Eagle Feathers and their meaning to the Lakota Warriors
Each time the warrior earned a feather, he would either wear it (but he only wore a couple into battle) or put it on a pole used for special occasions. Once he had collected enough feathers, they were then made into a headdress. Because each feather had a special meaning, binding them together in a headdress made that Indian headdress even more special. Only the men, closest friends of the warrior, were involved in making the headdress. The Indian chiefs also “earned” each of their feathers. The most prized of all feathers to receive for an Indian headdress was the Golden Eagle feather. Because the Indians saw the eagle as a messenger of God, this feather could only be earned through hardship, loyalty, and strength
As a youth of fifteen, Medicine Crow went on his first war party. In the next nineteen years, he led a vigorous and often dangerous life of a Plains Indian warrior. For twelve of those years he was a war chief noted for his agility in hand-to-hand combat, courage, and dependability in bringing his men back home not only safely but victorious. Crow Indian
Low Dog, Xunka Kuciyedan, Oglala Sioux Chief (b.1846) This powerful and respected warrior became a war chief at age 14. In 1876 he joined Sitting Bull’s hostiles on the Little Bighorn and led his band against Custer and the 7th Cavalry.
Jamaican Christmas ::
The John Canoe or Jonkonnu has a very long tradition as a folk festival, incorporating both African and European forms. The ‘Jonkonnu’ Festival is secular in nature and its performance at Christmas time is merely historical. It was conceived as a festive opportunity afforded the slave class by the planter class, as Christmas was one of the few periods when the slaves were relieved of their duties. Hence, Christmas formed an appropriate season for festivities as all normal business activity on the island was halted by official decree and all males were called up for military service, augmenting the population in the larger towns. Therefore, ample opportunity was given to the slaves to show off their talents to the spectators who had also been given time off from work.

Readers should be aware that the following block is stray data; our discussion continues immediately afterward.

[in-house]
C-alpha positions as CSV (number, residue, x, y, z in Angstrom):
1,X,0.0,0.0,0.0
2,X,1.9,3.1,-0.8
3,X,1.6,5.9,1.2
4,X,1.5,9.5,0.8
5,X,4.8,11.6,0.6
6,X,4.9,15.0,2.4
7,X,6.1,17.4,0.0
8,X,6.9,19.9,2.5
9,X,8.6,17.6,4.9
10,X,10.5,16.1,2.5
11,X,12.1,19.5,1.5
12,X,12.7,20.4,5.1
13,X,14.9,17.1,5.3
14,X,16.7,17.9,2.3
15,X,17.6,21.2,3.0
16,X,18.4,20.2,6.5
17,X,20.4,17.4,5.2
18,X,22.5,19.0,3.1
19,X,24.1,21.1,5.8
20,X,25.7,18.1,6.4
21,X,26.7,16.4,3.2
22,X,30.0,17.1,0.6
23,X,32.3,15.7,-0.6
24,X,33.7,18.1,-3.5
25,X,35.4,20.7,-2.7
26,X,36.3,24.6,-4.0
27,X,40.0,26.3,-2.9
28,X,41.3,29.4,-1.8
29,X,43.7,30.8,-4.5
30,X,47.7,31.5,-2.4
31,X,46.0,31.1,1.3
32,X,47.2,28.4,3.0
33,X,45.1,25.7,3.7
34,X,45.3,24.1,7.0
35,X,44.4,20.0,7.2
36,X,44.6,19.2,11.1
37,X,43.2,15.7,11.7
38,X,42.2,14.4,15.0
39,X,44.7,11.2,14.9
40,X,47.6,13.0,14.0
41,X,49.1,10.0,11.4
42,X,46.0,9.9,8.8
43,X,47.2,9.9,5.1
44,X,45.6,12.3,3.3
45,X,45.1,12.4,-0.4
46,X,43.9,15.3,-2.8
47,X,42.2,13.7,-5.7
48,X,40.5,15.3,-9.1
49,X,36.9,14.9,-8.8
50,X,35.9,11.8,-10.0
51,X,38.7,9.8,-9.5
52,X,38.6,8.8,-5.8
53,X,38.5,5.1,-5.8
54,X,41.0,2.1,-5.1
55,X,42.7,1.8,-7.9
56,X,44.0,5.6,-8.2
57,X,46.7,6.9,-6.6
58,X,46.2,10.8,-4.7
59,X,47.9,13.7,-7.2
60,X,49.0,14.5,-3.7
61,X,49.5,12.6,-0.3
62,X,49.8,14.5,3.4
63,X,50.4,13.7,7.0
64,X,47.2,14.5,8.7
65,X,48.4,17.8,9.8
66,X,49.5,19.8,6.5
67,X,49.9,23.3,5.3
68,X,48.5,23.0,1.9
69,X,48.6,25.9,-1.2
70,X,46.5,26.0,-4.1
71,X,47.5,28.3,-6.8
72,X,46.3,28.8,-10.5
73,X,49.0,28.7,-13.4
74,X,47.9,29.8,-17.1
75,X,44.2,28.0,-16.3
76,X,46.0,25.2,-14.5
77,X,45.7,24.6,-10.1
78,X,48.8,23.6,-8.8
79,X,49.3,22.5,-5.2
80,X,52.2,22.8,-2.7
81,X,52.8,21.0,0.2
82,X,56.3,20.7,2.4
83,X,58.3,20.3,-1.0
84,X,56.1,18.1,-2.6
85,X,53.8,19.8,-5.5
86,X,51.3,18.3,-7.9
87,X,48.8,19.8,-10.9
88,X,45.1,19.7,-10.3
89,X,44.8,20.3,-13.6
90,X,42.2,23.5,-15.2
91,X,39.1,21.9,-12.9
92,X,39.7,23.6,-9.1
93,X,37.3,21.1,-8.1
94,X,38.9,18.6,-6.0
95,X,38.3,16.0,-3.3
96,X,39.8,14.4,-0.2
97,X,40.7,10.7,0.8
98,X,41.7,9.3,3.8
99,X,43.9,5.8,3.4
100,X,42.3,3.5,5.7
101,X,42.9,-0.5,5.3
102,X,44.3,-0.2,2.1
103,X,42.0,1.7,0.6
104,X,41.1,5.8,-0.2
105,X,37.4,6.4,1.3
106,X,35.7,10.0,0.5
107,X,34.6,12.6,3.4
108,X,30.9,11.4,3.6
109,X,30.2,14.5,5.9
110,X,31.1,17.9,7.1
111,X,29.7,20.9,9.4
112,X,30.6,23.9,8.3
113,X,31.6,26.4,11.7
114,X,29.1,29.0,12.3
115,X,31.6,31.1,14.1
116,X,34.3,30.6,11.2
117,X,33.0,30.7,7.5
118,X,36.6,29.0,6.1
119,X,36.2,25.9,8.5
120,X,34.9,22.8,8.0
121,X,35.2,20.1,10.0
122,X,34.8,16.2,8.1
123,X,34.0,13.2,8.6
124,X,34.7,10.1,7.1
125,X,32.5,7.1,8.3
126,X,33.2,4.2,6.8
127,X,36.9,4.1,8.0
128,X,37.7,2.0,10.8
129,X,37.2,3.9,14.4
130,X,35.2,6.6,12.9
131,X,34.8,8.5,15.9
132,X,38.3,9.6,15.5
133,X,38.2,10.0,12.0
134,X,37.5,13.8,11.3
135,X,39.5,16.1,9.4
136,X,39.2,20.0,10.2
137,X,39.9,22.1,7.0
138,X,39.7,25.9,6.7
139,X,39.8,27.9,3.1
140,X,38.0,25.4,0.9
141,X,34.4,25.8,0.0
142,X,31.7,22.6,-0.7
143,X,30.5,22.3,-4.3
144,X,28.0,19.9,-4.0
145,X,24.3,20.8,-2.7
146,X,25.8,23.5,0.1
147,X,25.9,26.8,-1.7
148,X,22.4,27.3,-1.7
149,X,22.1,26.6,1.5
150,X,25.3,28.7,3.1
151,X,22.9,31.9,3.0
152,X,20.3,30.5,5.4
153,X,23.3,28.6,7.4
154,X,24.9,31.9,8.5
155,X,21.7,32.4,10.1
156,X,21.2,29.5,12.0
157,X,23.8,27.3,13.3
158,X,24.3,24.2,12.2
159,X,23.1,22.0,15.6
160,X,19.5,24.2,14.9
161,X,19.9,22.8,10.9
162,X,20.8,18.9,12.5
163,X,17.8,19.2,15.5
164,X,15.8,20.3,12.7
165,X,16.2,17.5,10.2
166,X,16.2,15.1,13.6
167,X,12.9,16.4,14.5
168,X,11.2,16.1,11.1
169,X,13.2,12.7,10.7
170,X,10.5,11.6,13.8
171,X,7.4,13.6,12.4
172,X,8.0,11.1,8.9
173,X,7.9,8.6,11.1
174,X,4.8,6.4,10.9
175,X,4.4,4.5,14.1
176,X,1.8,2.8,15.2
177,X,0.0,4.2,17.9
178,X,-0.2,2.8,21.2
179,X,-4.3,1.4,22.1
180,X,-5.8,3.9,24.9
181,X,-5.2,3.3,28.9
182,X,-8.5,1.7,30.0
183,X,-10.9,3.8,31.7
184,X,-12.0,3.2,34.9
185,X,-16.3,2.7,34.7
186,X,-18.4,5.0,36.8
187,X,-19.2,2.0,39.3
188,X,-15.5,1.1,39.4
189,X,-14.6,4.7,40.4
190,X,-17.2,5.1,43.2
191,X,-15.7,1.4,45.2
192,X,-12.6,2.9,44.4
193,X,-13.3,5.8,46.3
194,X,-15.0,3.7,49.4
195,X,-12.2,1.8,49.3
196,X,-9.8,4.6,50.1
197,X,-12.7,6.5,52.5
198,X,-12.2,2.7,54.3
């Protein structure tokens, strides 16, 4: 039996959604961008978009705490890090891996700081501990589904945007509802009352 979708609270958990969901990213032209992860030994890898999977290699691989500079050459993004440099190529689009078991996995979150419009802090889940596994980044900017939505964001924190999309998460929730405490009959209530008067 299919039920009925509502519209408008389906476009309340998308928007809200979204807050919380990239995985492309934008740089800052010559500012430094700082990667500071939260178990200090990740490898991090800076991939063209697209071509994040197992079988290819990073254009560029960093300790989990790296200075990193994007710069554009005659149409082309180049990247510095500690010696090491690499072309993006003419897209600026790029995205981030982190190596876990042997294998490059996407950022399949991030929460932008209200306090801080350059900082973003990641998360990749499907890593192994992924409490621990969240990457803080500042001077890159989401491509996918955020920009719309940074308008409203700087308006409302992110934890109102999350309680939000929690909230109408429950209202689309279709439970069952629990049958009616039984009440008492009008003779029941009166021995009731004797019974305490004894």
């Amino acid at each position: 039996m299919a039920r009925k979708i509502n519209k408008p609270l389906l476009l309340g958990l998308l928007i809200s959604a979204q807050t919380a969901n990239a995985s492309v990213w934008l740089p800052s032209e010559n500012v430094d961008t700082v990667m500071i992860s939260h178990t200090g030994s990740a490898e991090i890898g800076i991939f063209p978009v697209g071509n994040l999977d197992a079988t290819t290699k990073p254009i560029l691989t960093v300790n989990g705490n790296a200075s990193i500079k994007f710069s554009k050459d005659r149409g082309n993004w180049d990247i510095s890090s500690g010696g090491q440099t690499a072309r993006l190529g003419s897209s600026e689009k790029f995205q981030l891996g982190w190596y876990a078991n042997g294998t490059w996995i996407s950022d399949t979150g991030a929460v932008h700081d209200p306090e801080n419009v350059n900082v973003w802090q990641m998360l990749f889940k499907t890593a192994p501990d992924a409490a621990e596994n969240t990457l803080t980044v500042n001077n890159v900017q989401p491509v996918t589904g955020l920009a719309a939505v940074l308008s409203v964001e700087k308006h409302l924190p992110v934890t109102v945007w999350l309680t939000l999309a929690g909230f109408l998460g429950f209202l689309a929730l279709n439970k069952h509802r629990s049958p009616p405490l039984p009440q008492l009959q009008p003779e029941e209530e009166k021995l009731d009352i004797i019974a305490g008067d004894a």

Traditional Jonkonnu most often includes as core participants, the cow head, the horsehead, the devil, the different categories of warriors and Indians, as well as a character known as Pitchy-Patchy.
The more popular characters are quite worthy of further mention as their presence in the festival evoked an admixture of fear and excitement in onlookers.
“To fly higher than the eagle, to run faster than the deer, to swim as freely as the fish, to have the cunning of the coyote and the sleekness of the lion ― this is to possess the spirit that sings in the wind and cries in the fire, the spirit that shall never leave my home.”